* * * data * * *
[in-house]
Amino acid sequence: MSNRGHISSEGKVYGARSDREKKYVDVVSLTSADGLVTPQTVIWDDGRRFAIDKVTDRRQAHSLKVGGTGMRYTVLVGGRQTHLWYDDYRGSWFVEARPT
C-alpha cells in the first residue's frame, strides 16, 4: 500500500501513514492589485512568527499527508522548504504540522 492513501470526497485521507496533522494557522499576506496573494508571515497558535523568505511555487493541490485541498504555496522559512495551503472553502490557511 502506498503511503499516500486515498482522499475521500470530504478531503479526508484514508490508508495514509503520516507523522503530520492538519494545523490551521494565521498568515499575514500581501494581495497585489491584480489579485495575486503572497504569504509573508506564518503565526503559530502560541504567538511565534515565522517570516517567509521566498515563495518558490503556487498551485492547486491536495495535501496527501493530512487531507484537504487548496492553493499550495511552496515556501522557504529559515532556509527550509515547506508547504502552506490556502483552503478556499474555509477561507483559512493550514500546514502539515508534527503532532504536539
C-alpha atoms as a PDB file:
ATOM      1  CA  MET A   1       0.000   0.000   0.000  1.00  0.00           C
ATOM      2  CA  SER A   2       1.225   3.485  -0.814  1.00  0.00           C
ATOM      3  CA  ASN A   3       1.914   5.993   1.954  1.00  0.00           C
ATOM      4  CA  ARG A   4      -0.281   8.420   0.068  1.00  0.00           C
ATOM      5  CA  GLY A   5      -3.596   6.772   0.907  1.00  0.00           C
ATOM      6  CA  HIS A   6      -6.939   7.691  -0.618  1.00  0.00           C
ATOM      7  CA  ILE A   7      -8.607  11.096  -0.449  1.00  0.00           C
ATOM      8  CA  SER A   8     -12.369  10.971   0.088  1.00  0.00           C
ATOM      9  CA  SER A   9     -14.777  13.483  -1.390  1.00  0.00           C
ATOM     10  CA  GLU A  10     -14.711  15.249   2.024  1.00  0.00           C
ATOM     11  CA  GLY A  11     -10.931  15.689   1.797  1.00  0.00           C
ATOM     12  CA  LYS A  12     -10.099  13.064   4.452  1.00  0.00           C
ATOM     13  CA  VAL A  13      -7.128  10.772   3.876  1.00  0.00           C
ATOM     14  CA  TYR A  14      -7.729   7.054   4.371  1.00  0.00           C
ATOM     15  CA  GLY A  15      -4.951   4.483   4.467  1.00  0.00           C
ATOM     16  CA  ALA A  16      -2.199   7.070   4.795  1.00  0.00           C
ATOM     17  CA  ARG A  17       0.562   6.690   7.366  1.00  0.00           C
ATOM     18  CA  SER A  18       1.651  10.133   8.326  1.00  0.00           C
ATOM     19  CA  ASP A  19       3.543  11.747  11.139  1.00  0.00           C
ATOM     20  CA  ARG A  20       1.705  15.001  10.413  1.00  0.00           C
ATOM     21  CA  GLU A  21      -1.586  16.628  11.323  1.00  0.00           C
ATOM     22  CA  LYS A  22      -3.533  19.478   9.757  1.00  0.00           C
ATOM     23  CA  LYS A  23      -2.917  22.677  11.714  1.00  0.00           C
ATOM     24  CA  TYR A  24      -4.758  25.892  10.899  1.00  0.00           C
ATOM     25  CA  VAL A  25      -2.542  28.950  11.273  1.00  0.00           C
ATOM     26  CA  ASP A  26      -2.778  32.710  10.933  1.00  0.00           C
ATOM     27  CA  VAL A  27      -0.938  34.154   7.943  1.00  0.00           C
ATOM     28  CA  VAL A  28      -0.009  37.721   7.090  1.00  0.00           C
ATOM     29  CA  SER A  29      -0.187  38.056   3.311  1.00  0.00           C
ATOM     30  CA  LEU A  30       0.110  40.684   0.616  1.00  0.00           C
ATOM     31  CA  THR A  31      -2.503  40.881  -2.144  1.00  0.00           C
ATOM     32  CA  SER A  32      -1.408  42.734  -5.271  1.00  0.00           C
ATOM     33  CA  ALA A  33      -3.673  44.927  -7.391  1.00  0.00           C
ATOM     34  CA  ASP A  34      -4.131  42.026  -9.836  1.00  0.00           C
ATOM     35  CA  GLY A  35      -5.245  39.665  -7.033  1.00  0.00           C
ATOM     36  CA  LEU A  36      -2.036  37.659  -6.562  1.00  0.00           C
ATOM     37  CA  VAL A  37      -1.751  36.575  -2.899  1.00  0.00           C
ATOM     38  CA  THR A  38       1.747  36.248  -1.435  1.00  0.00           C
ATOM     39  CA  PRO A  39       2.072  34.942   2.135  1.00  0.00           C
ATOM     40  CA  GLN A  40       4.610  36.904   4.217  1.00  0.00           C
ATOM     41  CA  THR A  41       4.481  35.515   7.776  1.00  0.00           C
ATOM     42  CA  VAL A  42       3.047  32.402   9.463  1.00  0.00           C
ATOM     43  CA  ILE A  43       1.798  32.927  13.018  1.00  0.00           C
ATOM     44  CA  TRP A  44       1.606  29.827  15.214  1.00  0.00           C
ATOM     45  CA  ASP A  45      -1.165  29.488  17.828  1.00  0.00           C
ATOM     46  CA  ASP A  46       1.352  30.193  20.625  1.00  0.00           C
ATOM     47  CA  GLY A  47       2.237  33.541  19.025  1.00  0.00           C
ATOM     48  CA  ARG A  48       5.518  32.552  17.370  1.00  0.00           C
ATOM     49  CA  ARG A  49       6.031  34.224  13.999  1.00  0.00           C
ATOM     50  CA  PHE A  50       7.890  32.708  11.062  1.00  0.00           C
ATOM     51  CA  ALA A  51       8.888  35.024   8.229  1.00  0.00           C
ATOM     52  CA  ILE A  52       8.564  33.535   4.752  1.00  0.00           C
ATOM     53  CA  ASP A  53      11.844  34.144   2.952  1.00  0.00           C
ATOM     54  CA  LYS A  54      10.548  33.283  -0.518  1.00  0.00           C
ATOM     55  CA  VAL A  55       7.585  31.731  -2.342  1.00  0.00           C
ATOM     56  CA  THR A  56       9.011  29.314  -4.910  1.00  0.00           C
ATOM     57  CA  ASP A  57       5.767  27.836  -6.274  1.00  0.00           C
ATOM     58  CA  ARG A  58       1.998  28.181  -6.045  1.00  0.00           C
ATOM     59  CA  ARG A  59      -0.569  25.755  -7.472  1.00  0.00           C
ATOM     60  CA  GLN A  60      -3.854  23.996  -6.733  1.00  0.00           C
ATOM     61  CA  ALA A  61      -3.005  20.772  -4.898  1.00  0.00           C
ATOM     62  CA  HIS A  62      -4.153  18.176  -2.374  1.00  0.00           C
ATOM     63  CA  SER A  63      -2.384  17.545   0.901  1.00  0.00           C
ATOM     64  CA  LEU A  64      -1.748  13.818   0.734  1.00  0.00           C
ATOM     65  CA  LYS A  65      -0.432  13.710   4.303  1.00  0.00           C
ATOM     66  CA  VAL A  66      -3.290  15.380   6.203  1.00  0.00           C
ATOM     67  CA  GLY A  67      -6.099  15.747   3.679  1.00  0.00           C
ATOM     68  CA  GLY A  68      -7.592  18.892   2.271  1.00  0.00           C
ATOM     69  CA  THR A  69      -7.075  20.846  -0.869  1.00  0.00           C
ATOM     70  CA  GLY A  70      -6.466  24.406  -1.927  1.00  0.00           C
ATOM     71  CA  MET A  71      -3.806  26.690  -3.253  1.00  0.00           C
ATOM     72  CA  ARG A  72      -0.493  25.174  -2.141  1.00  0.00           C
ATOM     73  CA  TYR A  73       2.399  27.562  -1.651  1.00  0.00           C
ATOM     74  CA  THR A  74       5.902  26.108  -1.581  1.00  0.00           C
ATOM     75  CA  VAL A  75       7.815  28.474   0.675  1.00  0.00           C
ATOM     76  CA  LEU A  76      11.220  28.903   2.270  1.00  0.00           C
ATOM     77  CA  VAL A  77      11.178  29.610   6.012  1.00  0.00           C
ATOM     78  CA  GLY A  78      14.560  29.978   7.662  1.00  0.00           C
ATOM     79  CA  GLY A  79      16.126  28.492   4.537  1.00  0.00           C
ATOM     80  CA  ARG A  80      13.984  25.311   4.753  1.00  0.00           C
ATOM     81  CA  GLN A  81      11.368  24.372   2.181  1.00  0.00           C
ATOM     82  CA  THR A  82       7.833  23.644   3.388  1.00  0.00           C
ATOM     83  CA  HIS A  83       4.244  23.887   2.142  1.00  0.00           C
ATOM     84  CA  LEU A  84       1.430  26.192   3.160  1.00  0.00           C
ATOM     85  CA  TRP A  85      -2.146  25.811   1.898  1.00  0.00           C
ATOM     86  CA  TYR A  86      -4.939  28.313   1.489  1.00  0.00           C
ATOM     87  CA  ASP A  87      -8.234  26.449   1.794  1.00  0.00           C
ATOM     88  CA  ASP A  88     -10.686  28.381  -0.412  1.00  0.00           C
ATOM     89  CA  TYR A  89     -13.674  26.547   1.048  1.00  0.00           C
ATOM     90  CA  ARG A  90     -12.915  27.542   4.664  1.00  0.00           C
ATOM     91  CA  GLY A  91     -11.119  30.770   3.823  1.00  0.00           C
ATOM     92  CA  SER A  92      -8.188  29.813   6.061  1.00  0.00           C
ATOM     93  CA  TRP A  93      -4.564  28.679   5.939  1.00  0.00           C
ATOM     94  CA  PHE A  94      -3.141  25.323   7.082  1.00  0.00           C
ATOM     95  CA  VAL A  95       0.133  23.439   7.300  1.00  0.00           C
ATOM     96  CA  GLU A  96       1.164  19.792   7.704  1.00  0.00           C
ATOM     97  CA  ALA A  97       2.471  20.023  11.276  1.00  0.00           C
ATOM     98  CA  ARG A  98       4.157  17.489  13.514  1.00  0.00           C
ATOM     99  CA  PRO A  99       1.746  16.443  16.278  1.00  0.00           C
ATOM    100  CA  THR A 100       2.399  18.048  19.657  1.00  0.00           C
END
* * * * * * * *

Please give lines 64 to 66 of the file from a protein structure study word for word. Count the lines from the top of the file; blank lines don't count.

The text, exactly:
ATOM     60  CA  GLN A  60      -3.854  23.996  -6.733  1.00  0.00           C
ATOM     61  CA  ALA A  61      -3.005  20.772  -4.898  1.00  0.00           C
ATOM     62  CA  HIS A  62      -4.153  18.176  -2.374  1.00  0.00           C